Zadok the Champ

The origin of the anthem of the European soccer Champions League.

As I’m sure you know, tonight is the final of the European real football (soccer) Champions League club competition. It’s between Bayern Munich and Borussia Dortmund, and is taking place for some UEFA reason in Wembley, London. I’m rooting for Borussia, partly on general underdog grounds – Dortmund is a gritty Ruhr rustbelt city, without Munich’s glamour or whiffy history -, partly because they knocked out my home team Malaga. It’s always a consolation to lose to the champ.

The anthem of the competition is a surprisingly successful 30-year-old piece of skilled hackwork by British composer Tony Britten (h/t Sam Borden of the NYT/IHT).

Here it is at the start of an earlier game between Borussia and Barcelona:

Since you can’t hear it very well against the generic crowd noise, here’s the anthem performed by a proper orchestra and choir:

If it sounds vaguely familiar, it’s because Britten reworked Handel’s magnificent anthem Zadok the Priest. It’s known in Britain as the Coronation Anthem, and here it is at Westminster Abbey on Maundy Thursday.

Great art lives because people want to steal and reuse it. Museum shops not monographs are where collections reenter the culture. If I were famous, I’d like my monument to rip off Francois Roubiliac’s sparkling tribute to Handel – fat dumpy German guy and immortal musician – in Westminster Abbey:
LONDON, ENGLAND - APRIL 08: A statue of composer George Frideric Handel sits above Poets Corner, Westminster Abbey on April 8, 2009 in London. Handel, who died 250 years ago this Tuesday the 14th April, 1759, will be remembered in a special concert at the Abbey where he is buried. Handel's fame was so great at the time of his death that his funeral at the Abbey attracted a crowd of 3000 mourners. He wrote his celebrated Coronation Anthems for the crowning of George II in 1727. Zadok the Priest, the most famous of the anthems, has been sung at every coronation since.  (Photo by Peter Macdiarmid/Getty Images)

Author: James Wimberley

James Wimberley (b. 1946, an Englishman raised in the Channel Islands. three adult children) is a former career international bureaucrat with the Council of Europe in Strasbourg. His main achievements there were the Lisbon Convention on recognition of qualifications and the Kosovo law on school education. He retired in 2006 to a little white house in Andalucia, His first wife Patricia Morris died in 2009 after a long illness. He remarried in 2011. to the former Brazilian TV actress Lu Mendonça. The cat overlords are now three. I suppose I've been invited to join real scholars on the list because my skills, acquired in a decade of technical assistance work in eastern Europe, include being able to ask faux-naïf questions like the exotic Persians and Chinese of eighteenth-century philosophical fiction. So I'm quite comfortable in the role of country-cousin blogger with a European perspective. The other specialised skill I learnt was making toasts with a moral in the course of drunken Caucasian banquets. I'm open to expenses-paid offers to retell Noah the great Armenian and Columbus, the orange, and university reform in Georgia. James Wimberley's occasional publications on the web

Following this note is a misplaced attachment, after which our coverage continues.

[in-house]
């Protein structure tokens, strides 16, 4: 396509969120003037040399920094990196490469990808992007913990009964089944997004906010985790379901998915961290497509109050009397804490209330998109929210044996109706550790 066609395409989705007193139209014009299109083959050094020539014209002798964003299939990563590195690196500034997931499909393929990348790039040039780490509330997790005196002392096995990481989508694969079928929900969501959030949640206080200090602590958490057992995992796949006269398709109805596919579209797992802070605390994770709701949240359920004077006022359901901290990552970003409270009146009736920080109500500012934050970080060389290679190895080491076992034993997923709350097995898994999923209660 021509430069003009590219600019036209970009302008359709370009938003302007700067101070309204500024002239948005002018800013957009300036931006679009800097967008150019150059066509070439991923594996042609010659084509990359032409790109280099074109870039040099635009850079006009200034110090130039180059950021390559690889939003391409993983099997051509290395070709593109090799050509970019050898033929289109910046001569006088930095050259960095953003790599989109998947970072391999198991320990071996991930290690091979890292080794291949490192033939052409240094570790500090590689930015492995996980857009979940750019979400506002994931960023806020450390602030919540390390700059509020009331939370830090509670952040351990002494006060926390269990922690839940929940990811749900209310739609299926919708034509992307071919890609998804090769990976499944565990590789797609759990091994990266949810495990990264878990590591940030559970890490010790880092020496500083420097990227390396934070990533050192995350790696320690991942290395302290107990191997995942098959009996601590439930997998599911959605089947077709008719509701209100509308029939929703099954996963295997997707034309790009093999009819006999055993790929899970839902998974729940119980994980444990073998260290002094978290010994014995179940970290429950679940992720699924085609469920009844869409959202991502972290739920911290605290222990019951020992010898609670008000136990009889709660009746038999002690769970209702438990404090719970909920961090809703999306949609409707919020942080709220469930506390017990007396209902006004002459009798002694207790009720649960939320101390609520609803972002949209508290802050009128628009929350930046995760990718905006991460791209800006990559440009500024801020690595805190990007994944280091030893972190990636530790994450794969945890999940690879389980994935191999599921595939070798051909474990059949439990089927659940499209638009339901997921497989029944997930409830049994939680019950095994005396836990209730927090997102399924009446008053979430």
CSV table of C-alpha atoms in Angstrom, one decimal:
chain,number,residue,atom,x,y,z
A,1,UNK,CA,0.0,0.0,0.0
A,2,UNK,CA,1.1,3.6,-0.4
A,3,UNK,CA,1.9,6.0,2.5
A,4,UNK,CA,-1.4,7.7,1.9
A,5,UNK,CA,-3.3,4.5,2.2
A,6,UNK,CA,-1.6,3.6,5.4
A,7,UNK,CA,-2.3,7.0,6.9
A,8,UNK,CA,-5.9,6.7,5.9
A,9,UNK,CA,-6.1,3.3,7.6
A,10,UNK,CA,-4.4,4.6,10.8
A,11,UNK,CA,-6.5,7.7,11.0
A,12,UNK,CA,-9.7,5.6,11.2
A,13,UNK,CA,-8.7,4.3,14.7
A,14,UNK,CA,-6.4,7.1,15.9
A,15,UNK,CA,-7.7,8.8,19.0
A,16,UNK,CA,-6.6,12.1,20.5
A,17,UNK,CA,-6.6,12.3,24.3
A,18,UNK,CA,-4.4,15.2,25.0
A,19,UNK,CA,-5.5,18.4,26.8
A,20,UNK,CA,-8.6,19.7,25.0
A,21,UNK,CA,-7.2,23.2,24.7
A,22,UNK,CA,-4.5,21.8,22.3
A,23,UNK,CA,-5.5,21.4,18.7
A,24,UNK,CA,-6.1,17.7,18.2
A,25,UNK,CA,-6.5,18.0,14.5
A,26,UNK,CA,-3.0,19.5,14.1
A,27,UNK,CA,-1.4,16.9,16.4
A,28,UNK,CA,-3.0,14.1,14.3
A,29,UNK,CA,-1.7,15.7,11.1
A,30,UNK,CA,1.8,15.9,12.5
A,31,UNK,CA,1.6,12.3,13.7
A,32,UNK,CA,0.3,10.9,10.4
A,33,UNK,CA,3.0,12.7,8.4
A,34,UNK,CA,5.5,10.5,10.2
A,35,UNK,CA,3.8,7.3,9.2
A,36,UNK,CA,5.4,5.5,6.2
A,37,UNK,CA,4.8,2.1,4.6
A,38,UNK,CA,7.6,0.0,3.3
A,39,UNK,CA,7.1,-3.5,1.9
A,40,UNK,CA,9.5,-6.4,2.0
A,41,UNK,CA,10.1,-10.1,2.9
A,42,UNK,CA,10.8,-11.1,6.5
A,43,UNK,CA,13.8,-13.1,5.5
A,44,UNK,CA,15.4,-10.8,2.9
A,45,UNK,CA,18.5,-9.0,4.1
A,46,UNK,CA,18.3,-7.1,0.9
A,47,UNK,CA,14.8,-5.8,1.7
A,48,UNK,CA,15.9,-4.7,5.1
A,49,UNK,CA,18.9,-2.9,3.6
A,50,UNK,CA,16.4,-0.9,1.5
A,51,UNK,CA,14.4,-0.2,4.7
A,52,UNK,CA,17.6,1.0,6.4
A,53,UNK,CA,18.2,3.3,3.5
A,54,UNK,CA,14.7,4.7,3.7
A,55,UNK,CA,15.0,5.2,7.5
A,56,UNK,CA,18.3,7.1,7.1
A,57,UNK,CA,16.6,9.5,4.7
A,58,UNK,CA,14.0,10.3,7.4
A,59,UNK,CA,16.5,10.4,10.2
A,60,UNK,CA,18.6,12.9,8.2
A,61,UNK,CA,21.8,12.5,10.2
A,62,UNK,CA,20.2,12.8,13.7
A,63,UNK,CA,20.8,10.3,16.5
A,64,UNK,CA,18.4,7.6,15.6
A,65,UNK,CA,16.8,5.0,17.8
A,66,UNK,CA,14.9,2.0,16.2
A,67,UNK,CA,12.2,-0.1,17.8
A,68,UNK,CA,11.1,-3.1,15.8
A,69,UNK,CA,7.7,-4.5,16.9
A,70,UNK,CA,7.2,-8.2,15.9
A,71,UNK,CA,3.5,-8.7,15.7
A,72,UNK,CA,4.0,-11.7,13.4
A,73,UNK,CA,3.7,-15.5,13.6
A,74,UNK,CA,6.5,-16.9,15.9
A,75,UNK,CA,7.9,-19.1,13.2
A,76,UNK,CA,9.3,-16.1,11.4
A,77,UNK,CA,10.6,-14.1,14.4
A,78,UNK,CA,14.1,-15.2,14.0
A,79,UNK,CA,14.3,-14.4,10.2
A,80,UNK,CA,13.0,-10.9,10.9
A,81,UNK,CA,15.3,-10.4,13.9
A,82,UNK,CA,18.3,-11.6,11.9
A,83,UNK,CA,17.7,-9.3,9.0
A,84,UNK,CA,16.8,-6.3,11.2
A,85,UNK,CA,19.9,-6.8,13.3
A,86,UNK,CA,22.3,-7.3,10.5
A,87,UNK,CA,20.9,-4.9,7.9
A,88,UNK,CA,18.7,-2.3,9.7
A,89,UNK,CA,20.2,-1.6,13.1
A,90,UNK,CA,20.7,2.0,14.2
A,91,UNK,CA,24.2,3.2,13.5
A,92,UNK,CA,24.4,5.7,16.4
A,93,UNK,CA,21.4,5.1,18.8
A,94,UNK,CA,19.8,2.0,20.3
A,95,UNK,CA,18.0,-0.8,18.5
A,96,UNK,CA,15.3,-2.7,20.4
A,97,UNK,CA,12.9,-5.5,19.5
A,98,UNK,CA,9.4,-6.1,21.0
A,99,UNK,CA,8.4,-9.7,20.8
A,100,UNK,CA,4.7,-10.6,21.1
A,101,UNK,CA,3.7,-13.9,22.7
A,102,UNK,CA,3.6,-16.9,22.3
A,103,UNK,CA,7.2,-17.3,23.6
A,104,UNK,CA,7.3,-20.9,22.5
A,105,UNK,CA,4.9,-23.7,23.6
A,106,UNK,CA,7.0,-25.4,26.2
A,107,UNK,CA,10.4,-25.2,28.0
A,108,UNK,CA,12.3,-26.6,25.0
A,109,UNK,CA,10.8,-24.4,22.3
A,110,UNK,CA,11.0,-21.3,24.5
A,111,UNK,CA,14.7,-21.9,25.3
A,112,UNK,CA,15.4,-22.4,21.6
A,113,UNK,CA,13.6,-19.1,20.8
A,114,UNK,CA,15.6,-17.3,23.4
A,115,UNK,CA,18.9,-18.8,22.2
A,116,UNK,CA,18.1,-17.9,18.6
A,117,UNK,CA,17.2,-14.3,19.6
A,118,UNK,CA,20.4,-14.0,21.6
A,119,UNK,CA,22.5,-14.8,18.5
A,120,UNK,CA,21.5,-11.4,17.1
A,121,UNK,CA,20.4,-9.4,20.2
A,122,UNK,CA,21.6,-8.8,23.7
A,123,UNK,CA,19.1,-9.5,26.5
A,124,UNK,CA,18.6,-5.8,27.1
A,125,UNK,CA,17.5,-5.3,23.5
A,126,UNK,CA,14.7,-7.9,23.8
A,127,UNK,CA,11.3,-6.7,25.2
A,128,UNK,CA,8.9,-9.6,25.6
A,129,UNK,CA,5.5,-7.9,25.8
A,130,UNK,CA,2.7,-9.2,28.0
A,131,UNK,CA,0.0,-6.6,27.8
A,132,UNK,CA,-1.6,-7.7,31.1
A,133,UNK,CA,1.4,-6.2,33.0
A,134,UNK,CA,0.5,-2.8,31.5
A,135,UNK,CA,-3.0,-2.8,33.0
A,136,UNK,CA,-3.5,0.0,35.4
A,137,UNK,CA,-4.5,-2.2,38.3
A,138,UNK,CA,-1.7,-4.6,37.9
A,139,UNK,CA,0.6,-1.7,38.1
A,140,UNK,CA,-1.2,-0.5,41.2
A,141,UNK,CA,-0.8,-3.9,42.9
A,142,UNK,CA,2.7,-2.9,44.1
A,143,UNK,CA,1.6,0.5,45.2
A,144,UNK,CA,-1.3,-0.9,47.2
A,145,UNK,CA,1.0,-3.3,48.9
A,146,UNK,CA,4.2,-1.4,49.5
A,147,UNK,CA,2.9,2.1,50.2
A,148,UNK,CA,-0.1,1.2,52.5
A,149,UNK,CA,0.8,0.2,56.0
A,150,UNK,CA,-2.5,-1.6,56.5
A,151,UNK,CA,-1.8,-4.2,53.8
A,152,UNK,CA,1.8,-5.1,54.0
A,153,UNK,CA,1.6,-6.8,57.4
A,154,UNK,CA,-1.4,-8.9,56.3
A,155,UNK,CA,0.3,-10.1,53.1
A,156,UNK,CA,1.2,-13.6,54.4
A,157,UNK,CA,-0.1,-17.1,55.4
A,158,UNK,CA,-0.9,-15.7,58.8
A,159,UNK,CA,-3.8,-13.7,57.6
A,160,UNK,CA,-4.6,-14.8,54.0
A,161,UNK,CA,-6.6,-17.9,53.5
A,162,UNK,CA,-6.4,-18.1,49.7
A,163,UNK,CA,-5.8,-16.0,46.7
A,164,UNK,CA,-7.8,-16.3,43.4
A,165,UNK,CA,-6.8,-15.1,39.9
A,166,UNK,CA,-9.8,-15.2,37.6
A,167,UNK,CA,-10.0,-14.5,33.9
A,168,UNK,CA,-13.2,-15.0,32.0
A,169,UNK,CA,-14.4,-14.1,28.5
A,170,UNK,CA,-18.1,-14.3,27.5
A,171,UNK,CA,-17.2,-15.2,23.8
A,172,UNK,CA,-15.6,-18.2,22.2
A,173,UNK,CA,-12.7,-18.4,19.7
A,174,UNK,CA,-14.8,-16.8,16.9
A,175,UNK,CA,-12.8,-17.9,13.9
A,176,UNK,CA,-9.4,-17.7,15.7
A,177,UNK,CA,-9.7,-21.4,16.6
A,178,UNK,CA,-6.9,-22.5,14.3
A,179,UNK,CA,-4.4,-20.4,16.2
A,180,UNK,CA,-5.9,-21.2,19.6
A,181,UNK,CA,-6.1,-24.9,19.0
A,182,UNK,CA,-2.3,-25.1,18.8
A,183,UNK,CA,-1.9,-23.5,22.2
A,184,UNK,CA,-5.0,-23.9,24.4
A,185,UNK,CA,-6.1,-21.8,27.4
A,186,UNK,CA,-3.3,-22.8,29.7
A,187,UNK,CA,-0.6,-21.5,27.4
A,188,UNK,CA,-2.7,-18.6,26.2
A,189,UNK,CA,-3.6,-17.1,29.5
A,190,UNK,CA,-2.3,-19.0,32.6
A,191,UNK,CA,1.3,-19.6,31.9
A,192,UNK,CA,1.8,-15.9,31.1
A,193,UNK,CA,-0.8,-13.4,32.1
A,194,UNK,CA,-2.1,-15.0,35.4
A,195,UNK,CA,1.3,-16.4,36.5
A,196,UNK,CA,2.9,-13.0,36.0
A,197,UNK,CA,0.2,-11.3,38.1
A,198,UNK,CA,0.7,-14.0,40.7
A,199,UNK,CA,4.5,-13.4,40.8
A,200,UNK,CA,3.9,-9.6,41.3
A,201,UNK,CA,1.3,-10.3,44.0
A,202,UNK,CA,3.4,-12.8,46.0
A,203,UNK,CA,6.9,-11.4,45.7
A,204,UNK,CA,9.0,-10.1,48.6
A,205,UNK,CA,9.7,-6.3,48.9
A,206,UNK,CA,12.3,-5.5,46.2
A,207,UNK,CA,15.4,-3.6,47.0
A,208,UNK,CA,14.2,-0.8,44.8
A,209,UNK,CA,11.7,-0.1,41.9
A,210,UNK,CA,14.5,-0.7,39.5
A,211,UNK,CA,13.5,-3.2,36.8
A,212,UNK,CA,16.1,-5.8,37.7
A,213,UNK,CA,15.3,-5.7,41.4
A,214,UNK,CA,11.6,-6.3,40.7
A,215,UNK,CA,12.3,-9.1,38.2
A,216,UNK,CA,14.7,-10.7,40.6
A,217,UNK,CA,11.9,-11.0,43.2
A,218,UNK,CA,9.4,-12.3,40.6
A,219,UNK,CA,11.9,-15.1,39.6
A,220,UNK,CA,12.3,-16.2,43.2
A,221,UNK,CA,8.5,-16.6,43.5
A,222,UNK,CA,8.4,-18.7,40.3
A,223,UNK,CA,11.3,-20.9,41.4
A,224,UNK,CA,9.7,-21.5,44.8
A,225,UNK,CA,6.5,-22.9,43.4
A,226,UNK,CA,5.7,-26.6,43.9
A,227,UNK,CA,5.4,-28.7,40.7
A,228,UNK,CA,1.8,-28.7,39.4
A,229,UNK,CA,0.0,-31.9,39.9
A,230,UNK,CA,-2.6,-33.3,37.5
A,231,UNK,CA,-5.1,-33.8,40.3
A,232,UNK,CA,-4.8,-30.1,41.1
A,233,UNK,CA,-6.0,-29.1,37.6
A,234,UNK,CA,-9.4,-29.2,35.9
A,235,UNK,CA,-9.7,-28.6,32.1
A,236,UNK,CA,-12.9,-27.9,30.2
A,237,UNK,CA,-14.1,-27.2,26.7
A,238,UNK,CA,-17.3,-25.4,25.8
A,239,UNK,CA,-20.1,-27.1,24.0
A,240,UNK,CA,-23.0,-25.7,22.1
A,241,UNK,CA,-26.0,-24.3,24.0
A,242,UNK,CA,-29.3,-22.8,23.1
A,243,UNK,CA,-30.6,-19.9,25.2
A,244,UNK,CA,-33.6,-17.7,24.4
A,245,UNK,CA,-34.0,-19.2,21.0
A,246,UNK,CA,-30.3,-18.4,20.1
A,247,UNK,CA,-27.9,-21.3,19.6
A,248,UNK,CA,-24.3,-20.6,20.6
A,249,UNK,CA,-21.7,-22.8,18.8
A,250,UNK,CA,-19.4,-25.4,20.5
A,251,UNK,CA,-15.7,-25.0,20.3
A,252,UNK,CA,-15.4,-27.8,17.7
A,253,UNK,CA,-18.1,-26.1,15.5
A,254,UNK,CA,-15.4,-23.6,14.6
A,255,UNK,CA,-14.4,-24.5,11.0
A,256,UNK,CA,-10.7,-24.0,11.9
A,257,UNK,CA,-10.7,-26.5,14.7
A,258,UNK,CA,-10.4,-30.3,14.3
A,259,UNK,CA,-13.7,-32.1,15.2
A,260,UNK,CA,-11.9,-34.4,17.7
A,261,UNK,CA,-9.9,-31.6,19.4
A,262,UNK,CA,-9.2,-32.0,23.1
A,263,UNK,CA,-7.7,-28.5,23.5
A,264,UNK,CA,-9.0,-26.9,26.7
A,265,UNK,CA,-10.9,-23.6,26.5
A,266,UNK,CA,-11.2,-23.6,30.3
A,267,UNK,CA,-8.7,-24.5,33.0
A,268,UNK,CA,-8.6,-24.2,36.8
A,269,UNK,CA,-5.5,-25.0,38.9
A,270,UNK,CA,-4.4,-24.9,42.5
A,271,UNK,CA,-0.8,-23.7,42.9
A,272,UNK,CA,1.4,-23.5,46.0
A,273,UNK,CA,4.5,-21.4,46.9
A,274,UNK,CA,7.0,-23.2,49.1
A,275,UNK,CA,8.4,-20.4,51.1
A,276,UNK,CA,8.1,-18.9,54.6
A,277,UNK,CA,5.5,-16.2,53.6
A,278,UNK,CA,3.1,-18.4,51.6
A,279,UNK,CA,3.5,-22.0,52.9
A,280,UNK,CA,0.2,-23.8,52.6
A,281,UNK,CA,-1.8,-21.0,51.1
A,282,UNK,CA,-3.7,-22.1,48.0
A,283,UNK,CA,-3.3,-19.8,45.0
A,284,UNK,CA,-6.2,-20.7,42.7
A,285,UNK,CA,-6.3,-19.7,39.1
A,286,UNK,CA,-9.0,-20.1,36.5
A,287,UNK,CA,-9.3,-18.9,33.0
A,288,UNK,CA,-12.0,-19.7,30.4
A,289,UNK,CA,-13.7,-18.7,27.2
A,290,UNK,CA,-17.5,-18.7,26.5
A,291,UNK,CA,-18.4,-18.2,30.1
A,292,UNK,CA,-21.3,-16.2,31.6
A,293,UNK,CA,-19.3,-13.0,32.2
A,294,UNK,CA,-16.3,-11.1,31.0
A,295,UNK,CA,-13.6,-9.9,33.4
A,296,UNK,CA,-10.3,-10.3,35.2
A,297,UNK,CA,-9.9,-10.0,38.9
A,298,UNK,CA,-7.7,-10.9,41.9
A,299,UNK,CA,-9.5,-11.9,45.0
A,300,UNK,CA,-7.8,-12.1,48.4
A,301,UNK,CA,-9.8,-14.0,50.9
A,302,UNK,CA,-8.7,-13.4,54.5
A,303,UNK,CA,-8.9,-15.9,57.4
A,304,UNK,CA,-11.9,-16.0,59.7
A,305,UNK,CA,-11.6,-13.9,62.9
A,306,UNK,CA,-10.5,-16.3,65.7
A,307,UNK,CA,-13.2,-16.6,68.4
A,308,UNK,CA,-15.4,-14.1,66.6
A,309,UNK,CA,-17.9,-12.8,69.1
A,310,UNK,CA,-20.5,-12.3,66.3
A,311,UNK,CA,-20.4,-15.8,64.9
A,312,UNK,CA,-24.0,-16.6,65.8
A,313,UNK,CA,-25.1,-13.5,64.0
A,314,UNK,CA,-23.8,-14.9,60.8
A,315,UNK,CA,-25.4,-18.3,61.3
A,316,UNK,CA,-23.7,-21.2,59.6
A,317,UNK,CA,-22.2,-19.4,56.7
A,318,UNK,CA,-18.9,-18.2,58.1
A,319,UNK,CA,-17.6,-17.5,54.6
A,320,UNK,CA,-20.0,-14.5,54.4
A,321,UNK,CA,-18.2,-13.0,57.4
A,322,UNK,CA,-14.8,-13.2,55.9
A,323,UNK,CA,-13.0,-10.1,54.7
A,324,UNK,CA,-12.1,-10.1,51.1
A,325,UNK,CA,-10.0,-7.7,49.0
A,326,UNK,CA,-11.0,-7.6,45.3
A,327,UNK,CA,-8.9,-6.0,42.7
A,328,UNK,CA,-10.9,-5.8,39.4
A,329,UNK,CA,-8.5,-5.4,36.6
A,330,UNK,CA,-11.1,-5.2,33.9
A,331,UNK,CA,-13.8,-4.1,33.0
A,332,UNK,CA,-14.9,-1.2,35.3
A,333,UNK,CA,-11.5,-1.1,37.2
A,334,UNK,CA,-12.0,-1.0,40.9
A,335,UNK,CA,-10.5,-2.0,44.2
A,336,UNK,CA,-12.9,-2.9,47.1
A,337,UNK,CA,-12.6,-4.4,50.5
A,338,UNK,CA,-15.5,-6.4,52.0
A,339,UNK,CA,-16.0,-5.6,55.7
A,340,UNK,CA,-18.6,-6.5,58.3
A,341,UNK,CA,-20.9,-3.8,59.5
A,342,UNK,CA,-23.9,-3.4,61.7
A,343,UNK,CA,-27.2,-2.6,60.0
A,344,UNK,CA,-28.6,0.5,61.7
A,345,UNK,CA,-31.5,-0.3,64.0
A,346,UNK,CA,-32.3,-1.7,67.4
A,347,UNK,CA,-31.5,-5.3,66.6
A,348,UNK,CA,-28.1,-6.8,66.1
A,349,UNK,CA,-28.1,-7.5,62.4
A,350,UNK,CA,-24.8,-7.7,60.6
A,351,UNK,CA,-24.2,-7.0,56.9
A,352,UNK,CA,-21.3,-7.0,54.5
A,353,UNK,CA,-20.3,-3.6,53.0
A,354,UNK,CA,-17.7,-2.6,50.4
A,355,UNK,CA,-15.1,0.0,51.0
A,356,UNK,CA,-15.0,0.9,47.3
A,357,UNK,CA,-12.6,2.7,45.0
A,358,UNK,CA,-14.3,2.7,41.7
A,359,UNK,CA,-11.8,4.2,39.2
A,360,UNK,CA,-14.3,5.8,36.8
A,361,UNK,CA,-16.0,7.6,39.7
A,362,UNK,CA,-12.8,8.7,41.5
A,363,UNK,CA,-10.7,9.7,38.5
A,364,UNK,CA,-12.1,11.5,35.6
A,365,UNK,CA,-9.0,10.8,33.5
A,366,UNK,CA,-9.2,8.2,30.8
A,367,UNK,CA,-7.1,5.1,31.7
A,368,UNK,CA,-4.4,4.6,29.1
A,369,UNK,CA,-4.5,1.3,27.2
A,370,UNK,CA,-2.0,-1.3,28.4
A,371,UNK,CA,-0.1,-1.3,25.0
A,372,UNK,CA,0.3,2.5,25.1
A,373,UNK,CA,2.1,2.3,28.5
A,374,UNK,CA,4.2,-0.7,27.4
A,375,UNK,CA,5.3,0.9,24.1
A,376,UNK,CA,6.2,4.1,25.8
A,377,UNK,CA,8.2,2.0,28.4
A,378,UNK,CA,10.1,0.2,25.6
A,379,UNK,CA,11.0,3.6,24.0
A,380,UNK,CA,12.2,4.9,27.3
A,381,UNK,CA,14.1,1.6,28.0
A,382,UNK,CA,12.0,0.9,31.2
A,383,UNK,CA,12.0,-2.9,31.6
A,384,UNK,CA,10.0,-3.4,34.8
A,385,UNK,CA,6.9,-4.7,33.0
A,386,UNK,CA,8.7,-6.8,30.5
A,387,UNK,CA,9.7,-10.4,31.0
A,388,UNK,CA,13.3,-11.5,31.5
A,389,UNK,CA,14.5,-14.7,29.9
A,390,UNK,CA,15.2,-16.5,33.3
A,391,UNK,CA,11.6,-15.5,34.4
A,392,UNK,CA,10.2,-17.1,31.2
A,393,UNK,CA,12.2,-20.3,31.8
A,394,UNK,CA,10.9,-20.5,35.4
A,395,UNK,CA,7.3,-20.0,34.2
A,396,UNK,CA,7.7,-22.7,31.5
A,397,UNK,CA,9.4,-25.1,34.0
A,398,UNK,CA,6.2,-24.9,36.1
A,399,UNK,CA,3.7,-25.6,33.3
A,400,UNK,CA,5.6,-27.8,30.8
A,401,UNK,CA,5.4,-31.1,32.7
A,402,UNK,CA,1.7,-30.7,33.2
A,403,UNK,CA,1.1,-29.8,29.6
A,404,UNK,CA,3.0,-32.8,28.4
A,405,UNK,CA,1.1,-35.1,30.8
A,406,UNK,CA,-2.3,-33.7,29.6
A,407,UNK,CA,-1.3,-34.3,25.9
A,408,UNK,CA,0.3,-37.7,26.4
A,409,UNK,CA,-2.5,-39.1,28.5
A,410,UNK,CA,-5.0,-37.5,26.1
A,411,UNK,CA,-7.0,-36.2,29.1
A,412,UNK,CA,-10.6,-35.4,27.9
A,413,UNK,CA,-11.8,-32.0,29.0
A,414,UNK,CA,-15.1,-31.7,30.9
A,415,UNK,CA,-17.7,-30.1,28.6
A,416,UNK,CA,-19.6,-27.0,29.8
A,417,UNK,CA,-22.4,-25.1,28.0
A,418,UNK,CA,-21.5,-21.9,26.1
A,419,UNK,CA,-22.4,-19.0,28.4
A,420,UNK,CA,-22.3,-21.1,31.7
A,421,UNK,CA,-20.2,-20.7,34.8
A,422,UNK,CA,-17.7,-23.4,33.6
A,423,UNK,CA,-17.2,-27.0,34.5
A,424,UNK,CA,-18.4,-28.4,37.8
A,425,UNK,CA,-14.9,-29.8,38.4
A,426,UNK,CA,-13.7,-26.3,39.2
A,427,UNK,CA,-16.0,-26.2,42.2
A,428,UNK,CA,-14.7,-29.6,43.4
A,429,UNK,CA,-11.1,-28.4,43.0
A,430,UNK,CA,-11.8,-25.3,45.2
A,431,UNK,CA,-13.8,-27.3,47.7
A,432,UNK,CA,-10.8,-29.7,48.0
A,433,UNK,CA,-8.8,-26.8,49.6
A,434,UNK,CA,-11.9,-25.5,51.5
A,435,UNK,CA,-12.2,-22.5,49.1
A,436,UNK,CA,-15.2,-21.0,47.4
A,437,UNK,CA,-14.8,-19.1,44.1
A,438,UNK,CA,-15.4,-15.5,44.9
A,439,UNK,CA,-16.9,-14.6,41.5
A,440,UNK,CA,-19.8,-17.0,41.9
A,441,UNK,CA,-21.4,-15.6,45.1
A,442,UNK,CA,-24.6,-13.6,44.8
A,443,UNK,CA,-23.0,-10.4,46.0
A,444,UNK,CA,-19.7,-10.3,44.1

9 thoughts on “Zadok the Champ”

  1. James, it’at Wembley because this year marks the 150th anniversary of the FA, the oldest one going, not to mentio it the fact that the game was codified in England.

    1. And please excuse the typos above, FF for android doesn’t like this comment form very much

    2. Which justifies making 50,000 German fans travel to London?
      The top seven clubs in European competition over 25 years all come from just four countries, England, Germany, Italy, and Spain. Optioning a stadium in all four countries for the end of May (when the national leagues are over) would more or less guarantee that at least one body of fans would stay in their own country.

      1. We do the same thing with our Superbowl: the location is set, and even if the tickets weren’t prohibitively expensive, the travel costs (on two weeks notice to a city crowded jammed to the gills for the hoopla, no less) would kill the ordinary fans’ ability to attend. Which is just fine for the corporadoes who actually do attend.

        Another way that baseball is superior to football.

    1. On what planet do you live? This is a big deal for a lot of the world and especially Europeans. Not World Cup big. But big nonetheless.

    2. The Champions League Final is Europe’s Superbowl, the culmination of the most prestigious football (soccer to you) club competition in the world (with respect to Latin American’s Copa Del Oro).

      It is one of those few European events that actually transcends national boundaries (i.e. it is beamed across Europe and the World for football enthusiasts) and has a massive TV audience – given watchers in Japan, Africa, South America and China, it must have a bigger TV audience than the Superbowl.

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